SOUTH COAST — Almost 7,000 remain without power in Douglas County following a storm that left towns isolated for days.
In a press release from Douglas County Electric, “it’s safe to say that no one was adequately prepared for (the storm).”
However, DEC wrote that it is collaborating with Pacific Power and other utilities to work with Douglas County, the Oregon Department of Transportation and a “giant number of outside contractors” to reopen roads and restore electricity.
“Douglas Electric now has over twice as many electric utility contractors, tree crews, flaggers and excavators as we have normal employees,” the release said. “Many crews are working 40-hour shifts before they get a rest period. As we cycle crews in and out to give them a little rest, others come on board. This outage is being worked 24 hours a day.”
On Thursday, DEC chartered a helicopter to survey the transmission lines throughout the county and also west of Elkton and toward the coast. The inspection showed DEC that it needs to run fly wire and put in poles to re-create parts of the system.
“Our right-of way is clean and well-maintained, but trees falling on our lines outside the right of way have brought structures down in almost three feet of snow,” the release said. “That is not a quick fix.”
The release encouraged members of the outage to visit family or friends with power.
“At this time we are not giving any estimates as to when and where that might be,” the release said. “We thank everyone for trying to understand.”
Meanwhile, the Hooskanaden Slide is still moving and has delayed work to repair Highway 101.
In an update from the Oregon Department of Transportation, U.S. Highway 101 is remain closed a few more days as the slide is moving 11 inches an hour.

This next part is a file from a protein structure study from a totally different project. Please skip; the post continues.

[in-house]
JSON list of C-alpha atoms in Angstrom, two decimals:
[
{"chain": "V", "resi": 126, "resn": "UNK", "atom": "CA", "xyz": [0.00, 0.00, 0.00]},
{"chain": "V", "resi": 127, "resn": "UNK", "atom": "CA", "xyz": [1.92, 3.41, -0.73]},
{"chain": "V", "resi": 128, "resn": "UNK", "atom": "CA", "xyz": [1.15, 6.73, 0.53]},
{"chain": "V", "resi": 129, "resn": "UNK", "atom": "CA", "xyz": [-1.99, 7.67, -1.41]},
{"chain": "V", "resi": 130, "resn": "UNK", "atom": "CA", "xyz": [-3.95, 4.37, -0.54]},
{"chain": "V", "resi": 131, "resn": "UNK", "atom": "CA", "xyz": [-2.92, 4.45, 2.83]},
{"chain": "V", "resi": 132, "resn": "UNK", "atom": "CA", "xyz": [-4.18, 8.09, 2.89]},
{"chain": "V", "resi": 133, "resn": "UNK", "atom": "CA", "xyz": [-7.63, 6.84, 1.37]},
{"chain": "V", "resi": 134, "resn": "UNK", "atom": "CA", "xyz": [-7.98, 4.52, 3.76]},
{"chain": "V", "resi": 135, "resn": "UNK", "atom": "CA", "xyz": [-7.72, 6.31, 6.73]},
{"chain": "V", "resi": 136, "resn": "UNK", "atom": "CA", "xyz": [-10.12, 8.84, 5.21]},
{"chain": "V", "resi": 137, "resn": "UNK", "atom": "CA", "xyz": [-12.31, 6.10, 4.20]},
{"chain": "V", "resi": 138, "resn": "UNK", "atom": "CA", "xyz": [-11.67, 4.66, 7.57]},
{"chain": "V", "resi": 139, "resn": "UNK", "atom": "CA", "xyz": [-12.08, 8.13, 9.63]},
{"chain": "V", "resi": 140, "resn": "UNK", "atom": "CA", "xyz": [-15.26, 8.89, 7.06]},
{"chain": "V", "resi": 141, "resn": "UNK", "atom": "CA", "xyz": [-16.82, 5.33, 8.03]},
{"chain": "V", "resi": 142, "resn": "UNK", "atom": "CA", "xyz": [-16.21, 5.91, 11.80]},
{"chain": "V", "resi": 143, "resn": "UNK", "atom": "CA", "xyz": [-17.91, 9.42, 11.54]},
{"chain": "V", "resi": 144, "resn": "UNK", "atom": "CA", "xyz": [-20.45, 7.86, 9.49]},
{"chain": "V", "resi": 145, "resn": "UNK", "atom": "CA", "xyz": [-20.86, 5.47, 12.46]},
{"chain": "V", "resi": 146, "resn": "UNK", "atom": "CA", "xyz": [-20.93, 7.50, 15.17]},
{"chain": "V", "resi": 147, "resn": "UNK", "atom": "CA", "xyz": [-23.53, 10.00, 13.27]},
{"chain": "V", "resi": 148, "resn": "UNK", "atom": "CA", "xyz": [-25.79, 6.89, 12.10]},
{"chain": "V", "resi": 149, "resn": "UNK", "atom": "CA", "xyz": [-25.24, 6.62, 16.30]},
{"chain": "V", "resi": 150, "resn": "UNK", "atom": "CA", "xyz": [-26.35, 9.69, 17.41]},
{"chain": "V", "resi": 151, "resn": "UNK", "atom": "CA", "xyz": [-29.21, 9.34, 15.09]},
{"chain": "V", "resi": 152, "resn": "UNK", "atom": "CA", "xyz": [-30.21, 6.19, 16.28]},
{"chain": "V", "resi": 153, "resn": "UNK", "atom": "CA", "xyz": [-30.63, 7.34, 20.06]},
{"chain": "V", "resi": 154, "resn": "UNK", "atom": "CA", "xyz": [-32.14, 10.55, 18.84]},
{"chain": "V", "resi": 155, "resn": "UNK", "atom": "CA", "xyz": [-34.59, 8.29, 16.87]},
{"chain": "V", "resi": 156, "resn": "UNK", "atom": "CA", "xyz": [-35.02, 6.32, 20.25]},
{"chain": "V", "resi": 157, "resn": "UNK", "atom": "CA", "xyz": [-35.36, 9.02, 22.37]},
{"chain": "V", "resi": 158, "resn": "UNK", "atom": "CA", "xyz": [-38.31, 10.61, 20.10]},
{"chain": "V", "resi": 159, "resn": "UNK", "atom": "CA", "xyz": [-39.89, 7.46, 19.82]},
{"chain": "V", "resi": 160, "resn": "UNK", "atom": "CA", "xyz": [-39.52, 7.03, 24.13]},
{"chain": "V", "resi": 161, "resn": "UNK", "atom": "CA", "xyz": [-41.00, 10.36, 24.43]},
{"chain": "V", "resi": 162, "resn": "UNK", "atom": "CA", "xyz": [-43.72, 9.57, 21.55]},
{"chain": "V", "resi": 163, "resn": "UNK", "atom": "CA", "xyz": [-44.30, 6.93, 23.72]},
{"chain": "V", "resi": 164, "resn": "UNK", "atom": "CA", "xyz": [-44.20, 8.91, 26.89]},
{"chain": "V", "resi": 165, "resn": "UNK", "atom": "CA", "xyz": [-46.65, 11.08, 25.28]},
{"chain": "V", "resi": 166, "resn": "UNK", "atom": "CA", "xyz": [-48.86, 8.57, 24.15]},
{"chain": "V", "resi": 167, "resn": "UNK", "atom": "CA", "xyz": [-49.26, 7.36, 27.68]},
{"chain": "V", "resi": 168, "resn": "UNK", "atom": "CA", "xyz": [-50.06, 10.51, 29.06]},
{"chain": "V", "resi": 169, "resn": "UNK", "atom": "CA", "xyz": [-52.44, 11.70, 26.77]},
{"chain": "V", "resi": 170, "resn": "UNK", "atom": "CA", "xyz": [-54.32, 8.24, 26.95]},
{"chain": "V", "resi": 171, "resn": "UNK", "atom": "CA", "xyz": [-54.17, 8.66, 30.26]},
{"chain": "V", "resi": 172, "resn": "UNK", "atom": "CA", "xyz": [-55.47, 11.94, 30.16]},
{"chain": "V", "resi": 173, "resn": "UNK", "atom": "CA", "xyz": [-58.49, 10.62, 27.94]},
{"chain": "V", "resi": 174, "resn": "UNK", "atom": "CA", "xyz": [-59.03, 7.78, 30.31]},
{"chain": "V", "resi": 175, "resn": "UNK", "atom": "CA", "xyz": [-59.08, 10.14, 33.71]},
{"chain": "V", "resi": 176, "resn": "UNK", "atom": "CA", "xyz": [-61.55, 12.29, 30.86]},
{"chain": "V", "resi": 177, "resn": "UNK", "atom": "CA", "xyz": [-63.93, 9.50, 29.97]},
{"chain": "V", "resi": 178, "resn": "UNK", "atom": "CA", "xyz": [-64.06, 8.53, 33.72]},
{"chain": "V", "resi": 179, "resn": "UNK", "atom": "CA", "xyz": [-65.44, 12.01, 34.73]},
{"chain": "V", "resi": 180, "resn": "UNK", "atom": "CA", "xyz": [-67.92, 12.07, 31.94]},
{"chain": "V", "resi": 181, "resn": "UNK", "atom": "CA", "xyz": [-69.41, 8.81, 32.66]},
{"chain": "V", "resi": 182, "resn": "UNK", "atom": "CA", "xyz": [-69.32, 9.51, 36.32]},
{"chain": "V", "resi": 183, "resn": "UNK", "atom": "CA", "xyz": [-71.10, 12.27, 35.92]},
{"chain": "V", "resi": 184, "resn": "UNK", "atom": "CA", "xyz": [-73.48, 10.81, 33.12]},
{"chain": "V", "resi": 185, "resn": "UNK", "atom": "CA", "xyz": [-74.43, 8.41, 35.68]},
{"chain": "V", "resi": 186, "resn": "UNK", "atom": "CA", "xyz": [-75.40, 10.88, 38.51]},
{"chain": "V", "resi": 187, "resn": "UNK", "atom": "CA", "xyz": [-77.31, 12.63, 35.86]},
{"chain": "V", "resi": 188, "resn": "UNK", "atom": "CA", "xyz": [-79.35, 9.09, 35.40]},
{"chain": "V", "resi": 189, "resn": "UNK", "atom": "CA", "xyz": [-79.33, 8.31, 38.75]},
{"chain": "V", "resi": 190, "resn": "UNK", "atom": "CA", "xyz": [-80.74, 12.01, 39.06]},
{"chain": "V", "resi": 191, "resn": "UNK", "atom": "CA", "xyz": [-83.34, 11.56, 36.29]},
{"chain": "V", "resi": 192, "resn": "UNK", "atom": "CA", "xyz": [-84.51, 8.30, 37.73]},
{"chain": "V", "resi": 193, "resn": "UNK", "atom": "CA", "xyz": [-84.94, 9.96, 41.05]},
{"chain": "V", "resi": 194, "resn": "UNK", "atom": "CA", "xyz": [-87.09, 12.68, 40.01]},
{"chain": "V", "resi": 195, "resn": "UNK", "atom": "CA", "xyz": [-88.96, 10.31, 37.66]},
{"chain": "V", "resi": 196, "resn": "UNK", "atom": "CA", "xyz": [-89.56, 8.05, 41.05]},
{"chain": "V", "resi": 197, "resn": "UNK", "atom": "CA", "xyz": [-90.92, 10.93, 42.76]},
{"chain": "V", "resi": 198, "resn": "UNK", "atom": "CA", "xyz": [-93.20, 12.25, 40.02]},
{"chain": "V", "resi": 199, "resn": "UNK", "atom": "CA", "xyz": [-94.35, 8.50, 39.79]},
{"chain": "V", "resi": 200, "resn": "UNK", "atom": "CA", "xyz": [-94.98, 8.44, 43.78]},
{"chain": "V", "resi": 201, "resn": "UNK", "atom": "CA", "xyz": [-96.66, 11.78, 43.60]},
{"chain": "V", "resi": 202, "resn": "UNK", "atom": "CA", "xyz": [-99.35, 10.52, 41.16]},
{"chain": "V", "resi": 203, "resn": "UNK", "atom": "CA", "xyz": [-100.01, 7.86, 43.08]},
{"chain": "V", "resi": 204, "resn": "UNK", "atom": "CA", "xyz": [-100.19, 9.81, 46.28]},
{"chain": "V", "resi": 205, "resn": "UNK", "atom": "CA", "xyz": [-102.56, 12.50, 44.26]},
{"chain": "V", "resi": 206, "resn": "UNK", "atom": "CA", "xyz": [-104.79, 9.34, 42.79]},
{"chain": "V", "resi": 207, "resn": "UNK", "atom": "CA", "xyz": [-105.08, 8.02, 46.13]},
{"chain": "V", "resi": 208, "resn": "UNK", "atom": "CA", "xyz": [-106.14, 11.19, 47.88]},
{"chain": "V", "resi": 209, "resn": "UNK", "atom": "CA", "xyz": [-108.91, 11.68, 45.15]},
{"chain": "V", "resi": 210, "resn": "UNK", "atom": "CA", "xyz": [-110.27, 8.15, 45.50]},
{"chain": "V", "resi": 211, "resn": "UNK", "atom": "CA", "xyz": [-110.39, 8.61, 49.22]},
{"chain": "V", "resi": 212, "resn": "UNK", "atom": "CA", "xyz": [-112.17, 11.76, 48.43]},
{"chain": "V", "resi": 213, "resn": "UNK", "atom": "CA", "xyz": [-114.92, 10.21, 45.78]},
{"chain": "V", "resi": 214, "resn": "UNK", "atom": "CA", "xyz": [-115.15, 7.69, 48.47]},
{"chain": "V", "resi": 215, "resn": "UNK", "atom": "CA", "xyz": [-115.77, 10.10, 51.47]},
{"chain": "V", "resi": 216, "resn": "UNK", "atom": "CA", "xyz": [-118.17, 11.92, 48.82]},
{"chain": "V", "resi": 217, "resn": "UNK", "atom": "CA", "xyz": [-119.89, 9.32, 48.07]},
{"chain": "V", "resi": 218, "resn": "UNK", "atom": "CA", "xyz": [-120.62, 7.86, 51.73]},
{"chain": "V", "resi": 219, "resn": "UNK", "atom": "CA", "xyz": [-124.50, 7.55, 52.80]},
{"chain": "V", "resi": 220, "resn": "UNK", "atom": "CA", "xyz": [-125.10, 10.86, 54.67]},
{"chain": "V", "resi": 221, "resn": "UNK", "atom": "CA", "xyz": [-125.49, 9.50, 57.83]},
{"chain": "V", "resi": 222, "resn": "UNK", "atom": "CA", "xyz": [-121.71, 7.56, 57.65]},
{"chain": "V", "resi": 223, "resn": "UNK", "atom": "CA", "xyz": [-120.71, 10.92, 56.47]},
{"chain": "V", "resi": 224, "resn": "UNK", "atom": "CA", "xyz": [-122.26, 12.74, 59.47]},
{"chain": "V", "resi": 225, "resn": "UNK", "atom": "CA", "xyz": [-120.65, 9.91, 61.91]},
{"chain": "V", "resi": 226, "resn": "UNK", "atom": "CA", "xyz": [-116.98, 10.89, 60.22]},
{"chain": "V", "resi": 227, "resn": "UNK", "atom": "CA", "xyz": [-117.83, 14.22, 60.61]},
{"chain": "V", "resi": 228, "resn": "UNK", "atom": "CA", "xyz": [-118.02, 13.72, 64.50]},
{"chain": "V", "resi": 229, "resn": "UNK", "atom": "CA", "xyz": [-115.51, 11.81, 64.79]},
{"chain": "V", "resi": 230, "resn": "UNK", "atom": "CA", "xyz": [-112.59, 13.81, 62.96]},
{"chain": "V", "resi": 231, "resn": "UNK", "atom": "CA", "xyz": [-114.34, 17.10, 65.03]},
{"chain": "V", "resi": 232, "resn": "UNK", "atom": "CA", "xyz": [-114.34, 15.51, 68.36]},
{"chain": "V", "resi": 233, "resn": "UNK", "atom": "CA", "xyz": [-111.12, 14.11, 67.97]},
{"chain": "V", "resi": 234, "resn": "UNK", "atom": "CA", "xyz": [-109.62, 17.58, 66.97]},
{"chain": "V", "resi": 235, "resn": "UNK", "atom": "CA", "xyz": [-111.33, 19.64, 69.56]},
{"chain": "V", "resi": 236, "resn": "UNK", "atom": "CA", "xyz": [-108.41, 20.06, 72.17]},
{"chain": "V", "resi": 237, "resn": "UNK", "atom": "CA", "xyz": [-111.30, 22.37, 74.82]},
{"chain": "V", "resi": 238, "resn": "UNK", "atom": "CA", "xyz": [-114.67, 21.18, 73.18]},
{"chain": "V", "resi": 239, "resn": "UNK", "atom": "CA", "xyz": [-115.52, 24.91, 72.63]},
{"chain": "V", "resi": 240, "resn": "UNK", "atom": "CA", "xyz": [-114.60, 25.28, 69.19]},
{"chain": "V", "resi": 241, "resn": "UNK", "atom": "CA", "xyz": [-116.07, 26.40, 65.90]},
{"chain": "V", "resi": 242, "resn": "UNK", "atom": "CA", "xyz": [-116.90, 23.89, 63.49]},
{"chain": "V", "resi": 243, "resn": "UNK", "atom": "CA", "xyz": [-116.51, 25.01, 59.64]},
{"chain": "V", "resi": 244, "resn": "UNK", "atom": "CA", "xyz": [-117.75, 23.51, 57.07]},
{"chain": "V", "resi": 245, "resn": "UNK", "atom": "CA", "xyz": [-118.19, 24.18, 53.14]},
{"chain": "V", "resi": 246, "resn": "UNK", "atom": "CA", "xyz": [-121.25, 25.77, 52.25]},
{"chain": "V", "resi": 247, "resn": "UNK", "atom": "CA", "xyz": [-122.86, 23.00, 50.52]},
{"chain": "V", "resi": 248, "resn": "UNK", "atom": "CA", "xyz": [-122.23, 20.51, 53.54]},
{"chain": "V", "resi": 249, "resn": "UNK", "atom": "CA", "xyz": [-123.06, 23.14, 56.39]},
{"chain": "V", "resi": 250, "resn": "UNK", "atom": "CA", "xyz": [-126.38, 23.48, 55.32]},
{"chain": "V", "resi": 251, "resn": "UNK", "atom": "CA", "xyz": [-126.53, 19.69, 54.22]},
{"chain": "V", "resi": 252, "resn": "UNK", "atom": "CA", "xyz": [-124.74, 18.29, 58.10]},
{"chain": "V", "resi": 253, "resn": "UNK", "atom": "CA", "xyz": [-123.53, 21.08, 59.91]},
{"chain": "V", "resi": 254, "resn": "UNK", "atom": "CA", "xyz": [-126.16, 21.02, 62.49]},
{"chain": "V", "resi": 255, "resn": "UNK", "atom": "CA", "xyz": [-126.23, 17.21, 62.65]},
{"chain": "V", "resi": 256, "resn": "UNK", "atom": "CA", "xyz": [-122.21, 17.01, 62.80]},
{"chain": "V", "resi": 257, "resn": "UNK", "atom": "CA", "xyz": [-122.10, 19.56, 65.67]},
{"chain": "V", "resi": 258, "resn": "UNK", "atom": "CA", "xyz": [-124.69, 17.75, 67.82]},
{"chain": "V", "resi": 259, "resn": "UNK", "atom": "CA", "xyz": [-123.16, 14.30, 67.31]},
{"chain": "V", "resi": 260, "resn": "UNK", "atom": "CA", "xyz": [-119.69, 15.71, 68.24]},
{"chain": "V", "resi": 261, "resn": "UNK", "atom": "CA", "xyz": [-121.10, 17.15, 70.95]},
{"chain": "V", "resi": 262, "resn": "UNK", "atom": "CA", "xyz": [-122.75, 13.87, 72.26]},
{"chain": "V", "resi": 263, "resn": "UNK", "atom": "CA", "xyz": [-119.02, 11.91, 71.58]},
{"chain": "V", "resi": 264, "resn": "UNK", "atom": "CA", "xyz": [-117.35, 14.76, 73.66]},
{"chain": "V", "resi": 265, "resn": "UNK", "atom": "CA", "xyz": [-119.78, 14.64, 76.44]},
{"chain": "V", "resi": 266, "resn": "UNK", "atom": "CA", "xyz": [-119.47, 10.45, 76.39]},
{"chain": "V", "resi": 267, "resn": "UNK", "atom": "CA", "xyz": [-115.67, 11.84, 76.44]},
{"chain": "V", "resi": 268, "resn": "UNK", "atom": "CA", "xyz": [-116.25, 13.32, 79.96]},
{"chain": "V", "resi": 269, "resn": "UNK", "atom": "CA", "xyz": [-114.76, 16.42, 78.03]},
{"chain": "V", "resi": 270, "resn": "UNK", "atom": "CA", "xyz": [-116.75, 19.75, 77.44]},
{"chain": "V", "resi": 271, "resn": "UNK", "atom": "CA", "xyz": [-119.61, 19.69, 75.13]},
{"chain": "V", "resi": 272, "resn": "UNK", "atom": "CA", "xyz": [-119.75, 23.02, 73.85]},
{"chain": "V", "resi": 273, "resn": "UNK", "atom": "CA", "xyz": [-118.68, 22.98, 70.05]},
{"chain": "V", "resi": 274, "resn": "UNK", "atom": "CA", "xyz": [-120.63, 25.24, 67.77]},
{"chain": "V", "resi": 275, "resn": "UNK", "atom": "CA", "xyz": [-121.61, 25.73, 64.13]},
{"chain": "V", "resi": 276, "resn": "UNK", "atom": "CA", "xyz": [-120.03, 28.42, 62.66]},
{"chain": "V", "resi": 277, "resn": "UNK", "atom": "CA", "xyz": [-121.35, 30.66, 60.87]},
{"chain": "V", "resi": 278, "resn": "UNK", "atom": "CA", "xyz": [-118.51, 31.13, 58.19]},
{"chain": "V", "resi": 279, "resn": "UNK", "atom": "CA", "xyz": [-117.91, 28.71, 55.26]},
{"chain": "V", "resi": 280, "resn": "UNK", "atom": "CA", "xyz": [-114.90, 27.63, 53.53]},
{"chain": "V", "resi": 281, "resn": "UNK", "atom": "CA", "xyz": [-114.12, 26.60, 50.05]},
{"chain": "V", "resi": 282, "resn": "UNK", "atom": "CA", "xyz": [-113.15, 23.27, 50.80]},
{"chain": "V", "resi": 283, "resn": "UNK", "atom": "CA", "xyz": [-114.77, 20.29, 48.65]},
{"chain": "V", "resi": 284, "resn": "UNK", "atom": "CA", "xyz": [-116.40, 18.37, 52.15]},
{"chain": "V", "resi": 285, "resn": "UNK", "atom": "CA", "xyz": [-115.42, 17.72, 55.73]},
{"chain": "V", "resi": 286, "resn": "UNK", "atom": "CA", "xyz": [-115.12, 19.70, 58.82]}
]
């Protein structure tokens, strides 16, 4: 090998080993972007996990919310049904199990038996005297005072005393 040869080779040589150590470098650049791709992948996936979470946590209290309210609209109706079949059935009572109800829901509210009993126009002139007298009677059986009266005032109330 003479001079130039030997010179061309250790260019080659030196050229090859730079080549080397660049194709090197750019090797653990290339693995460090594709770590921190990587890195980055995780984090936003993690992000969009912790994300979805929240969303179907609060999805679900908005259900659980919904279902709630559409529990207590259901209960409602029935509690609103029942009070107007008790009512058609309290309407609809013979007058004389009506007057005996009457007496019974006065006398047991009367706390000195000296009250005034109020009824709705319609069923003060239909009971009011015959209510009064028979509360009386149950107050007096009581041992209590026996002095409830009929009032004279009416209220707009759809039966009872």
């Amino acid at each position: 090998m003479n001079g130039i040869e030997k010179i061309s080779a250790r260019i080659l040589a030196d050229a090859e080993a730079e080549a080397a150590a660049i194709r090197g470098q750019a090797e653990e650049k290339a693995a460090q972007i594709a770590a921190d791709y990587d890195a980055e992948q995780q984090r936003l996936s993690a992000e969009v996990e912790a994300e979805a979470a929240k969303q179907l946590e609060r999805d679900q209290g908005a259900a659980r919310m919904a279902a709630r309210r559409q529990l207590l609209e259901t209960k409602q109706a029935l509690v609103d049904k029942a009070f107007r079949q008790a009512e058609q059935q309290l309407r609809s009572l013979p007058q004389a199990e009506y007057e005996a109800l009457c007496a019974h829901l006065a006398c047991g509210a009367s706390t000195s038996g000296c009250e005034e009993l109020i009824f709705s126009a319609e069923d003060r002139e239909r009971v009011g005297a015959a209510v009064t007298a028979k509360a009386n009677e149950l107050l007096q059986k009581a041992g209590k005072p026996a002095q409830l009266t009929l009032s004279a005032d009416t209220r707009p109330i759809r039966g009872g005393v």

“ODOT and Tidewater Contractors have mobilized equipment and are standing ready to rebuild a quarter mile of U.S. 101 after a slide near Hooskanaden Creek closed the highway 12 miles north of Brookings on Monday,” the release said. “Earlier in the week, the ground had been moving more than 2 feet an hour, resulting in enormous cracks in the road surface and a 10-foot dropoff.”
Once movement slows to three inches an hour, ODOT and Tidewater will start pouring rock and rebuilding the roadway to at least one open lane.
“Meanwhile, Tidewater is addressing a related problem uphill from the highway,” the release said. “The initial slide blocked the natural path of a creek on the hillside, shifting the runoff into the middle of the slide and causing the ground to become saturated and less stable. Tidewater is currently working on the hillside to reestablish the original channel and direct water away from the slide.”
Motorists are advised to use alternate routes, the release said.
In a separate update, ODOT announced that Oregon 138 West between Elkton and Sutherlin is now open.
“The highway had been closed since Monday, when a snowstorm knocked down power lines and trees along the roadway,” the release said. “Motorists should drive with caution as workers continue to clear trees and debris from the side of the road. Flaggers will provide traffic control as needed.”